laughing at mistakes

Missed takes and Miss Takes and missing things that are taken?

This is a longer read. It’s more from the introduction to The Book of Wrong Answers.

Victor Borge once quipped that laughter is the shortest between two people.

Imagine someone in a restaurant, a waiter for example.

This for me is easy. I spent a lot of time waiting tables.

Imagine this waiter - we’ll call him Jimmie for convenience sake -

Imagine Jimmie at a table.

He’s there, opening a bottle of Veuve Clicquot Champagne.

Professionally charming, Jimmy delivers the goods with style and grace.

Only to turn around to reveal four feet of toilette paper streaming from the back of his pants.

The couple being served?

They first noticed the giggles of the surrounding tables, then the paper, then Jimmy whose actions went thusly:

Freeze. Huge eyes. Observable sinking of the trunk of the body. Confused turning of the head. A furrowed brow. A hand catching and noticing something that doesn’t belong.

Skin becoming increasingly flushed.

And then?

Jimmy pulls the offending tail from his backside and joins in the crowd.

He made a mistake. He got toilet paper stuck in his pants. Everyone around him?

They loved it.

They all laughed together.

Ordinary fools get humiliated in such circumstances.

Ordinary fools find things like this to be violent, shaming, triggering and to be avoided at all costs.

These folks kinda miss the point.

The point in being alive.

These folks seem to believe that they are entitled to be taken seriously. They strive to be beyond reproach.

Remarkable fools?

They operate from a stance where the seriousness of existence is not a given thing.

Really.

We humans, this existence we experience?

It’s fundamentally absurd.

Look at how we got here.

The people who make babies are absurd.

Some have innies.

Some have outies.

You put an outie in an innie and have it spit.

Things are fun for a moment, nauseating for a while, painful for a slog then horrific and ripped apart.

Then?

You’re supposed to fall in love with a sociopath that shits up its back and pukes all over you and the trendy sofa you splurged on when you first moved in together.

And people keep doing it!

People are at a very base level, batshit crazy.

We are groomed by school not to make mistakes.

Which is funny given that most of the decisions we make are made with incomplete data.

And, we only gain mastery through repetition and making mistakes.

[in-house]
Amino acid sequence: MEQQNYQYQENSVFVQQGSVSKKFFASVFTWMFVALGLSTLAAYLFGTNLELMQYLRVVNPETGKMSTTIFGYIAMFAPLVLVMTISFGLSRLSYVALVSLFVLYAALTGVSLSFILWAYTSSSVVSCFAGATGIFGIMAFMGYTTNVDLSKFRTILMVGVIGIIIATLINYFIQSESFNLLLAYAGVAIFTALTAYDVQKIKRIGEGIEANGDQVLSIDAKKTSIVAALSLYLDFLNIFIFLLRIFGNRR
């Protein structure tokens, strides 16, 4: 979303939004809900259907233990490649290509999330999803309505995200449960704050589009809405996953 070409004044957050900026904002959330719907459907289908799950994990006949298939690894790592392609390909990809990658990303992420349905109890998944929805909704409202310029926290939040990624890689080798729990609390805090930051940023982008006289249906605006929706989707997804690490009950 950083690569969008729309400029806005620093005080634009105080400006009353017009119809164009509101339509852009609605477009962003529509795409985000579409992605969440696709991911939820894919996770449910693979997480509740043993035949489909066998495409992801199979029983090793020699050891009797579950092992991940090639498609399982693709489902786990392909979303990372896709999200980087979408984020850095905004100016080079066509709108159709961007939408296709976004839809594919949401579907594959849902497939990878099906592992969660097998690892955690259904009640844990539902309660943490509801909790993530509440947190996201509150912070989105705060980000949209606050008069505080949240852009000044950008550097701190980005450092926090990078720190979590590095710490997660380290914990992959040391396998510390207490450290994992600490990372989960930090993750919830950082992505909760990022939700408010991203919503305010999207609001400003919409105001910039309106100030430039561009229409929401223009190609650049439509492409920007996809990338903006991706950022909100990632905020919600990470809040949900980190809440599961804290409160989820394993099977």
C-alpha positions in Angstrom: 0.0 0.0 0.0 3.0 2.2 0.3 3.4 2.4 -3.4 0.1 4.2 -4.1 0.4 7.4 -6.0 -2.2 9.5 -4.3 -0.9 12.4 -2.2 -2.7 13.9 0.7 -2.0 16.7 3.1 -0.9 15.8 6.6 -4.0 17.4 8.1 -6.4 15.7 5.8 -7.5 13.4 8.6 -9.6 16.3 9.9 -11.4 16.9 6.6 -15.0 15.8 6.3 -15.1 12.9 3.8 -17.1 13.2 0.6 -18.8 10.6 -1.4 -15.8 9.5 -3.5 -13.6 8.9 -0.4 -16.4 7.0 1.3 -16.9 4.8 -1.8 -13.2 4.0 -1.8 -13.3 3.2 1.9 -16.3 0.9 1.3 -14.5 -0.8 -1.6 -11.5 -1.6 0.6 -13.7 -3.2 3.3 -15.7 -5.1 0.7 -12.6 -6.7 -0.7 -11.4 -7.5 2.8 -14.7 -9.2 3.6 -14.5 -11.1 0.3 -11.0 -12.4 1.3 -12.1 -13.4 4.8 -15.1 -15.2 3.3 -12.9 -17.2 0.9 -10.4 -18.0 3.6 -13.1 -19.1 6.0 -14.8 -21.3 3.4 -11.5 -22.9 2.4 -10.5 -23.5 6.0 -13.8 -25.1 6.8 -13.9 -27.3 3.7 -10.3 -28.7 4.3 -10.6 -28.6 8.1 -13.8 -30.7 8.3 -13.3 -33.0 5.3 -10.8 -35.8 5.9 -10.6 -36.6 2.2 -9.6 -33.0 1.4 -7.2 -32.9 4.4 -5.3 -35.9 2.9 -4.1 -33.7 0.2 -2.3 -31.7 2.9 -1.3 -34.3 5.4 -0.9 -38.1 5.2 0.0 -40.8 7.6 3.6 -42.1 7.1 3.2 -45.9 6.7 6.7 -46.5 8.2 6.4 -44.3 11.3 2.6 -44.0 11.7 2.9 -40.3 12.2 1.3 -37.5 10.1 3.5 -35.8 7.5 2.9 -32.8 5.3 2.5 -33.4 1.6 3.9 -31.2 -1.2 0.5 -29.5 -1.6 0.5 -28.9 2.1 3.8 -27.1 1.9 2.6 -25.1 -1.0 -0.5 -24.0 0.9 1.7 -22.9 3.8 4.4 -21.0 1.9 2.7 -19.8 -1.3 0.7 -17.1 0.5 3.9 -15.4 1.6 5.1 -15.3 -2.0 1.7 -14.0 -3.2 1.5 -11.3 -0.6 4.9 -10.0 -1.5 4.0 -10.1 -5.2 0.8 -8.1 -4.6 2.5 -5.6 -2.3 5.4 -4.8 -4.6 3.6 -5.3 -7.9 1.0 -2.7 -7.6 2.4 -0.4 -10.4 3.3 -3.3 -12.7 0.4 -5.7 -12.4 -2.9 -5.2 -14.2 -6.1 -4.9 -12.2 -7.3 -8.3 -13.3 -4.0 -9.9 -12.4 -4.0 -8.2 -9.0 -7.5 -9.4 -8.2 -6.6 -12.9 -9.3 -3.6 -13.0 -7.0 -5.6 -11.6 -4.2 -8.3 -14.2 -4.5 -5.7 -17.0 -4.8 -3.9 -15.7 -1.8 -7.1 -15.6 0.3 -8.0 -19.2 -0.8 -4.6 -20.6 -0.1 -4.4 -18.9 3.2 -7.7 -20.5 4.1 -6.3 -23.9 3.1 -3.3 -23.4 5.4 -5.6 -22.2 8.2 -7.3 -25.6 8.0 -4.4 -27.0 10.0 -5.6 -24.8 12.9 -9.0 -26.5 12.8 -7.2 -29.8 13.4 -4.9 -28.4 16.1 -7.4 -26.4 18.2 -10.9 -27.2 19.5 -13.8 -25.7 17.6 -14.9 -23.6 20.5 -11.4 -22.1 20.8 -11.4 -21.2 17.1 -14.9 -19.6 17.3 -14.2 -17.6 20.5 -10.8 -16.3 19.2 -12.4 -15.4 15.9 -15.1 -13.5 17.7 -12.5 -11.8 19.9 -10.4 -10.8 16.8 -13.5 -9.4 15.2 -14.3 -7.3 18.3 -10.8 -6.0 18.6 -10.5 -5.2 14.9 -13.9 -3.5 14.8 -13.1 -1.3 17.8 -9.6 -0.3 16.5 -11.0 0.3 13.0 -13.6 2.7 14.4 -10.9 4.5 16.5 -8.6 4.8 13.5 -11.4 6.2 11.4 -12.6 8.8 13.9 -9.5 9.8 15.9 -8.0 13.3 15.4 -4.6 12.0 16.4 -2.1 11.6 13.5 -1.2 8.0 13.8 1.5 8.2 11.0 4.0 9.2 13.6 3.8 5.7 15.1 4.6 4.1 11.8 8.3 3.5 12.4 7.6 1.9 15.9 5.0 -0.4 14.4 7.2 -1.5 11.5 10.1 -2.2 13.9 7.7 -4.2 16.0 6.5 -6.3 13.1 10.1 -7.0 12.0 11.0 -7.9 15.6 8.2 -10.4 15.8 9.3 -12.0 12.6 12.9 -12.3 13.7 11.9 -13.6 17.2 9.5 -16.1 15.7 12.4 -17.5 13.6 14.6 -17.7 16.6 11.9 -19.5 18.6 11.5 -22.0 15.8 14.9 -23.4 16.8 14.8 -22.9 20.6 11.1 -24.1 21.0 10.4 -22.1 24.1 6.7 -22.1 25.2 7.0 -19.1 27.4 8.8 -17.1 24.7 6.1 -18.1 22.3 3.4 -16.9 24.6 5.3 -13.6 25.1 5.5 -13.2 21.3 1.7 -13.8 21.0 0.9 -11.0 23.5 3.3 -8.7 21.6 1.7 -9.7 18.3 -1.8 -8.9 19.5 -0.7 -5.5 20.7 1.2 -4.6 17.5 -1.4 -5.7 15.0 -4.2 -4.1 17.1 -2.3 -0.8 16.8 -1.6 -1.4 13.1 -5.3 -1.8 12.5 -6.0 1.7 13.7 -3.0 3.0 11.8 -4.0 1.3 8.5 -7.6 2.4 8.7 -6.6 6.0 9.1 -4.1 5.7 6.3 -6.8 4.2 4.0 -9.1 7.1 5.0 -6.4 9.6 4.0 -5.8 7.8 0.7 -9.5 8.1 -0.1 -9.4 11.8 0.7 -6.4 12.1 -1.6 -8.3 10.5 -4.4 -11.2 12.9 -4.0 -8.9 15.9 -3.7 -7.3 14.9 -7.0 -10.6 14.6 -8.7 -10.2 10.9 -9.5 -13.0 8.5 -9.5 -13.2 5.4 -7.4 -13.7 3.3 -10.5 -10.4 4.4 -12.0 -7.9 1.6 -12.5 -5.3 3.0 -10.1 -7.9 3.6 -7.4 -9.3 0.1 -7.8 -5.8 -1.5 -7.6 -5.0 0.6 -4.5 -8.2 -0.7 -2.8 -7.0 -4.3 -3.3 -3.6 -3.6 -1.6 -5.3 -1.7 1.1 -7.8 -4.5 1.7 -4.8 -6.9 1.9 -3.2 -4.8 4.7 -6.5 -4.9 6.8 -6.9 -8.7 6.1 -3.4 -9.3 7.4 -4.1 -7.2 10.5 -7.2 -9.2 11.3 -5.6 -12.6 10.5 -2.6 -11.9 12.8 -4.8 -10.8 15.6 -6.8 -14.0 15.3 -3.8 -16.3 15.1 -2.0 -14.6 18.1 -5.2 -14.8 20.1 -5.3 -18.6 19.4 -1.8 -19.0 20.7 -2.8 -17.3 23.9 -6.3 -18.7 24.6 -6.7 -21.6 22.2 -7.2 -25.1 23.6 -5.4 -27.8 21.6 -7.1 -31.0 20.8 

When I laugh at some yo yo who is doing the same ding bat move time and time again?

It’s a way of saying I see you.

What’s more, laughing at someone mid meltdown, screwing up or getting something wrong?

That is my way of saying that the incompetent, fucked up, imperfect, idiotic, unreasonable, irrational and incomplete part of me recognizes and delights in the fact that I’m not alone.

Does it hurt the person being laughed at?

It depends on their ability to laugh at themselves.

This depends largely how seriously they take this whole existence thing.

Not a shred of evidence exists in favor of the idea that life is serious. —Brendan Gill

I hear you now:

You’re a therapist and you believe that life is just one big joke? What about all the suffering?

My reply: Yup and yup. It’s absurd that people are suffering. It’s absurd that we even exist at all. And for what? And this consciousness? What’s it for?

The Big Bang was the first joke.

Levity is the prime mover.

The serious and the grave have taken over.

Likely because the playful and the light were too busy having fun to write enough books.

Either way, they wouldn’t be taken seriously.

Nor should they.

What on earth ever made you think that life is serious?

Let’s start by blaming people.

I pick Thomas Hobbes.

He’s a prick.

He believed that humans are essentially selfish, awful evil creatures that need to be protected from each other with strong laws. Though he was into absolute monarchy, this essentially nasty point of view seems to be aligned with people from the extremities of both the right and left of the political world.

His counterpoint in my philosophical education? Rousseau. He figured we were noble savages. Humans to Rousseau, were essentially good. The unsightly aspects of humanity? That’s just us being corrupted by society. What’s this ‘society’ anyway? Rousseau’s a chicken and the egg kind of dude. What came first, corruption or people?

Me? I figure both of them can go pound sand. People are neither good nor evil. This Zoroastrian style dualism is tedious.

Directed by the tyranny of the serious, the gestapo of gravity enforce a paradigm of polarization. Oh how this emboldens the martyrs in their zealotry. Glah!

Run away run away run away!

People are flawed. Screw-ups. Foolish.

A remarkable fool can live with this. A remarkable fool can under-estimate a fart with catastrophic consequences and still find a way to show up with a smile.

Laughing at our mistakes and allowing others to laugh at us - not with us, but at us - we can all experience relief and express our distaste for the tyranny of seriousness plaguing the experience of so many.

Could someone please remind me to write about the physiological connections between laughter and resilience? That’s what ties the whole darn thing together.

And that?

That’s enough for now.

Except for this:


One Derful Thing

Summer.

Canada.

Lakes without a jet ski

Paradise.

Imagine you are bald

Imagine you have really cool glasses

Imagine you are a canoe.

A bald canoe with really cool glasses, paddled by a canoeing instructor from Buffalo New York.

Imagine how you would move.

That’s right.

Glide.

Glide into rooms.

Move like a canoe.

And then?

Get assaulted by imaginary jet-skis.

Start shouting:

Tippy Canoe

And throw yourself onto the ground / floor.

See if you can convince people to join you.

Begin your next meeting by entering as a group and playing ‘Tippy Canoe’.